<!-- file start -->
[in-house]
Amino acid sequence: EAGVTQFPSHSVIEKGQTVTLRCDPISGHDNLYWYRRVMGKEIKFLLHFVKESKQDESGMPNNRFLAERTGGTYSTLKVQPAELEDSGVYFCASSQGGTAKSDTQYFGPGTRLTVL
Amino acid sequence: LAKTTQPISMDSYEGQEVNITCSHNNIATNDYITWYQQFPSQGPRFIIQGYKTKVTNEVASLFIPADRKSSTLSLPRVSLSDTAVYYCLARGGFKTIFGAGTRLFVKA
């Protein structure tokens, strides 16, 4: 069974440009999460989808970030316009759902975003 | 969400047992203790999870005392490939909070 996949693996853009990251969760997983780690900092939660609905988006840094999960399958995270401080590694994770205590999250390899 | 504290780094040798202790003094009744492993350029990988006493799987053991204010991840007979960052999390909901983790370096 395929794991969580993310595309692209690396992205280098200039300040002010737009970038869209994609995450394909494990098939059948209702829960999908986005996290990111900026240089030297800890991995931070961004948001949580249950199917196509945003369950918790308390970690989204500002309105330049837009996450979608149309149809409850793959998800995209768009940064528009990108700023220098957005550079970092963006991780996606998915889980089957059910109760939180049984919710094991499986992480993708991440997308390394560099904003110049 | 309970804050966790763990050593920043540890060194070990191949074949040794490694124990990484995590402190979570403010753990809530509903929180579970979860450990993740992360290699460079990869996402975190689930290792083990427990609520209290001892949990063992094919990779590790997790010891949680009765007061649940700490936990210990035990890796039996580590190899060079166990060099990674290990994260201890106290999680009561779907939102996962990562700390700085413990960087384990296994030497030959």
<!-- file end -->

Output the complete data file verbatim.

[in-house]
Amino acid sequence: EAGVTQFPSHSVIEKGQTVTLRCDPISGHDNLYWYRRVMGKEIKFLLHFVKESKQDESGMPNNRFLAERTGGTYSTLKVQPAELEDSGVYFCASSQGGTAKSDTQYFGPGTRLTVL
Amino acid sequence: LAKTTQPISMDSYEGQEVNITCSHNNIATNDYITWYQQFPSQGPRFIIQGYKTKVTNEVASLFIPADRKSSTLSLPRVSLSDTAVYYCLARGGFKTIFGAGTRLFVKA
């Protein structure tokens, strides 16, 4: 069974440009999460989808970030316009759902975003 | 969400047992203790999870005392490939909070 996949693996853009990251969760997983780690900092939660609905988006840094999960399958995270401080590694994770205590999250390899 | 504290780094040798202790003094009744492993350029990988006493799987053991204010991840007979960052999390909901983790370096 395929794991969580993310595309692209690396992205280098200039300040002010737009970038869209994609995450394909494990098939059948209702829960999908986005996290990111900026240089030297800890991995931070961004948001949580249950199917196509945003369950918790308390970690989204500002309105330049837009996450979608149309149809409850793959998800995209768009940064528009990108700023220098957005550079970092963006991780996606998915889980089957059910109760939180049984919710094991499986992480993708991440997308390394560099904003110049 | 309970804050966790763990050593920043540890060194070990191949074949040794490694124990990484995590402190979570403010753990809530509903929180579970979860450990993740992360290699460079990869996402975190689930290792083990427990609520209290001892949990063992094919990779590790997790010891949680009765007061649940700490936990210990035990890796039996580590190899060079166990060099990674290990994260201890106290999680009561779907939102996962990562700390700085413990960087384990296994030497030959």